Flows political side also comes to light on this mixtape. On “New Day” Flow critiques the penal system, and “100,000 Miles” cuts deeper “voted for a politician and you knew they was bogus, trollin’ on the internet the s*** you be postin’.

Aside from the barrage of tracks worthy to be added to a gym playlist or the soundtrack to the next Creed movie, there’s also tracks that are just plain fun. Getting to the “So Gone Challenge” where Flow adds his two cents to one of the most popular internet challenges of 2016 is enjoyable. There’s also the Street Fighter game sound byte that pops up at various points, and the Aaliyah snippet from her single “Loose Raps” that plays at the beginning and end of certain tracks eventually leading up to Flow rapping over a whole track that samples the song.

He also gets around to sharing his second, if not first, passion on a whole song dedicated to the 2016- 2017 NBA season. Flow gets into the advantages and disadvantages of top NBA players who are household names.”Chasin It'” wraps up the mixtape with bars over an inspirational piano tune where he reminds his listeners for the last time to chase their dreams.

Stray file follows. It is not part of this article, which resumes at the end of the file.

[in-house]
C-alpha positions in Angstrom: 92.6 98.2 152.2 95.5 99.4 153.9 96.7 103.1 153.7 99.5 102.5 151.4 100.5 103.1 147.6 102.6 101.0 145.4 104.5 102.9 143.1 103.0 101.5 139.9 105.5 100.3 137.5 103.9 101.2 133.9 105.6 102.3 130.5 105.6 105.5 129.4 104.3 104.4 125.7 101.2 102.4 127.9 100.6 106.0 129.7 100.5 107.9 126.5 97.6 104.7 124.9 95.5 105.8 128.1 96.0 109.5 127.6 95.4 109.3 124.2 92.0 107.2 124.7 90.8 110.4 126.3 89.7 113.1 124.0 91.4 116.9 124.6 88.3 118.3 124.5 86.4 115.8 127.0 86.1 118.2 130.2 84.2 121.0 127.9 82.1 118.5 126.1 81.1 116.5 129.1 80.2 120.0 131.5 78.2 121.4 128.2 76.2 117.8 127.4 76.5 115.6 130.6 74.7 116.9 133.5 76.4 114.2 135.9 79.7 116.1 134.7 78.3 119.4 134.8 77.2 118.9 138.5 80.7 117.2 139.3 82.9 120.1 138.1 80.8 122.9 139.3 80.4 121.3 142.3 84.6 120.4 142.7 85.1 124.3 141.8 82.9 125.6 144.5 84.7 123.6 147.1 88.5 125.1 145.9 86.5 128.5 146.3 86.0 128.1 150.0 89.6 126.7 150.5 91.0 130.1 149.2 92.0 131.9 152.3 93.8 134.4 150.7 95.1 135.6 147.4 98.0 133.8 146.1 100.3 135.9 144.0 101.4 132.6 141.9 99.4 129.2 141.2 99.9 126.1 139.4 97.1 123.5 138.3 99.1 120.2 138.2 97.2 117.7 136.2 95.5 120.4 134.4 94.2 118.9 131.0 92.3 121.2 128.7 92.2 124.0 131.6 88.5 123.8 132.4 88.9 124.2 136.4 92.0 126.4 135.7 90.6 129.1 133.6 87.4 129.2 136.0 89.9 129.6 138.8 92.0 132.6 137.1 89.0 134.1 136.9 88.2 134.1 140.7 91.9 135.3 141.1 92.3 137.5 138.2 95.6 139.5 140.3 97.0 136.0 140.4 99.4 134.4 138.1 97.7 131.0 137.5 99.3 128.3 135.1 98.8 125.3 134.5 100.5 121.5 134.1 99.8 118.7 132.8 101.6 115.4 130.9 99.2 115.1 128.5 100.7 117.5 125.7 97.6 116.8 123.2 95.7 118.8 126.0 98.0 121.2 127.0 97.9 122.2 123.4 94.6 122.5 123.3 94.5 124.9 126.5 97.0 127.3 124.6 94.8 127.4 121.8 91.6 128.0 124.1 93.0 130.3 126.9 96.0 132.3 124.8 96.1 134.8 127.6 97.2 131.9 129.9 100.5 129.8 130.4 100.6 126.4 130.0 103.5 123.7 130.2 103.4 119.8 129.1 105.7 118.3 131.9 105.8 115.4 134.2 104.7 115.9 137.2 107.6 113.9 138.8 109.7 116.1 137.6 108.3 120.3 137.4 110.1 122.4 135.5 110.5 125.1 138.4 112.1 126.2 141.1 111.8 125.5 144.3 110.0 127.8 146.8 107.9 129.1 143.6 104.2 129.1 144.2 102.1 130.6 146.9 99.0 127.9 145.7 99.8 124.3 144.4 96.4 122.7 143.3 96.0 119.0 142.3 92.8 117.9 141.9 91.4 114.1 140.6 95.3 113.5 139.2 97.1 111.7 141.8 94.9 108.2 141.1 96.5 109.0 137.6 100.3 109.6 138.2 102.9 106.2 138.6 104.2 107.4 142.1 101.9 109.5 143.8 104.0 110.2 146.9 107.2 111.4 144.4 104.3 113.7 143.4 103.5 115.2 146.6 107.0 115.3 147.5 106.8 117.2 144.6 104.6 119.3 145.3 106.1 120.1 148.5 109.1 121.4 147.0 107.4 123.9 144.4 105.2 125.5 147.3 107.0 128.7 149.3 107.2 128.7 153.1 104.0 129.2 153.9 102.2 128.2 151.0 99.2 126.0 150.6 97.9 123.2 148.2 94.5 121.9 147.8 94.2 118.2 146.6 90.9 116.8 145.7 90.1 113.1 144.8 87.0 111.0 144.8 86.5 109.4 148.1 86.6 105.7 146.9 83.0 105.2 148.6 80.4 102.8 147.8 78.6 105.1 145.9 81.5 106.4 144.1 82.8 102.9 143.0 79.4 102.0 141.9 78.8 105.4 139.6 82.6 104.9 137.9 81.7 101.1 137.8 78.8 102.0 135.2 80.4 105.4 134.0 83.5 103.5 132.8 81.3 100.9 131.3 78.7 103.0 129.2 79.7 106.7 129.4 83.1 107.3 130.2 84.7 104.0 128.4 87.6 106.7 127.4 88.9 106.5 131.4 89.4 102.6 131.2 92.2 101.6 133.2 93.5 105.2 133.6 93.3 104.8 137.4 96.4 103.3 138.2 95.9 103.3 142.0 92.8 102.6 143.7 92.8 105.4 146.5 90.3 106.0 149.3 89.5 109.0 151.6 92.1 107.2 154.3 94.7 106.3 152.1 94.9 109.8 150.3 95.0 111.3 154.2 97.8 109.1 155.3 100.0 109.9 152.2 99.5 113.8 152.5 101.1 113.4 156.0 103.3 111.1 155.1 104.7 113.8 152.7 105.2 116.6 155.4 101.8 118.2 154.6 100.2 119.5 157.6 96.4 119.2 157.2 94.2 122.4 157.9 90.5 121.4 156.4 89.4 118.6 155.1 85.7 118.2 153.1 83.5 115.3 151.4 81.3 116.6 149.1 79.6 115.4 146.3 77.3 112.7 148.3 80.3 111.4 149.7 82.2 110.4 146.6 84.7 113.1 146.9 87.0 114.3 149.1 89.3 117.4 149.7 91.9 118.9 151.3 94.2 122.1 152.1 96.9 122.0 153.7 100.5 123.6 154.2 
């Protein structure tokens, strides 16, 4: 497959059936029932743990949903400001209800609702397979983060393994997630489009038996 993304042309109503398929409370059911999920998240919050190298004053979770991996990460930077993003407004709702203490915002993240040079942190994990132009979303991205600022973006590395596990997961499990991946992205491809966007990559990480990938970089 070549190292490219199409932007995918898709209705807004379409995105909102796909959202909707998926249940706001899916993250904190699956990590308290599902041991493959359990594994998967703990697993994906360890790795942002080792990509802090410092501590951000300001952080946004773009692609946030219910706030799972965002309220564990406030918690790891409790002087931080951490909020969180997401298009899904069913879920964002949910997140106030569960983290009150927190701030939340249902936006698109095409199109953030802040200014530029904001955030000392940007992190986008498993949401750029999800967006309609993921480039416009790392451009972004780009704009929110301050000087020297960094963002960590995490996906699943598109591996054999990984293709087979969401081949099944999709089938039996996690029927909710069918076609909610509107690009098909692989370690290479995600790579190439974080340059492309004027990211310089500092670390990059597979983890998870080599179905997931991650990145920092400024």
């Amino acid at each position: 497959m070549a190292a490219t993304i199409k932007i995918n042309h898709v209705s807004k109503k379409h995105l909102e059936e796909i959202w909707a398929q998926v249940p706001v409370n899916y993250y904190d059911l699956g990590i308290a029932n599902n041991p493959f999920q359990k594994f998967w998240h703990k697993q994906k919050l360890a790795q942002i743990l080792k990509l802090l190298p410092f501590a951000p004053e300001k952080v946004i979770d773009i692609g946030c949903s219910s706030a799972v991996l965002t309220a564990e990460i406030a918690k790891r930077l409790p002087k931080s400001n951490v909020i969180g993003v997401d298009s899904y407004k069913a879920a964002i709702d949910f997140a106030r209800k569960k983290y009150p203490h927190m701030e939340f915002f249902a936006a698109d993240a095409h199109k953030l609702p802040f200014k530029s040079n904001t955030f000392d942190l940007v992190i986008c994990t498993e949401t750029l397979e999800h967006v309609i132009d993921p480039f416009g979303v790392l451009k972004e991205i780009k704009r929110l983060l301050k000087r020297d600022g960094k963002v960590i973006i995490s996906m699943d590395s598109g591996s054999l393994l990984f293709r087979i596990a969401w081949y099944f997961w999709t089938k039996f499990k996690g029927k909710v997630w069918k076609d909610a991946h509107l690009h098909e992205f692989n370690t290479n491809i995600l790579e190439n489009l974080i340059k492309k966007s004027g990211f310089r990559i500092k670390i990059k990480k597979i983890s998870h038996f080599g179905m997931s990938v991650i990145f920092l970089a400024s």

Flow truly blessed his listeners with Chasin’ Greatness, it’s  selfless art that seems as though it was put together for the people. Whatever Flow feels works in his life that’s  helping him reach his goals, he’s sharing it with his fans.

 

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Will Eady
Born and raised in the birthplace of Funk, and arguably the birthplace of Rock n’ Roll, music is in my veins. If names like Bootsy Collins, and the Ohio Players ring a bell, then you know where I come from. As a musician and poet myself, I have an appreciation for art that hasn’t been inundated by the agendas of major labels and networks. Recently I’ve been sharing music and connecting with artists via social media. Follow me on Instagram @mainstream_music_isgarbage.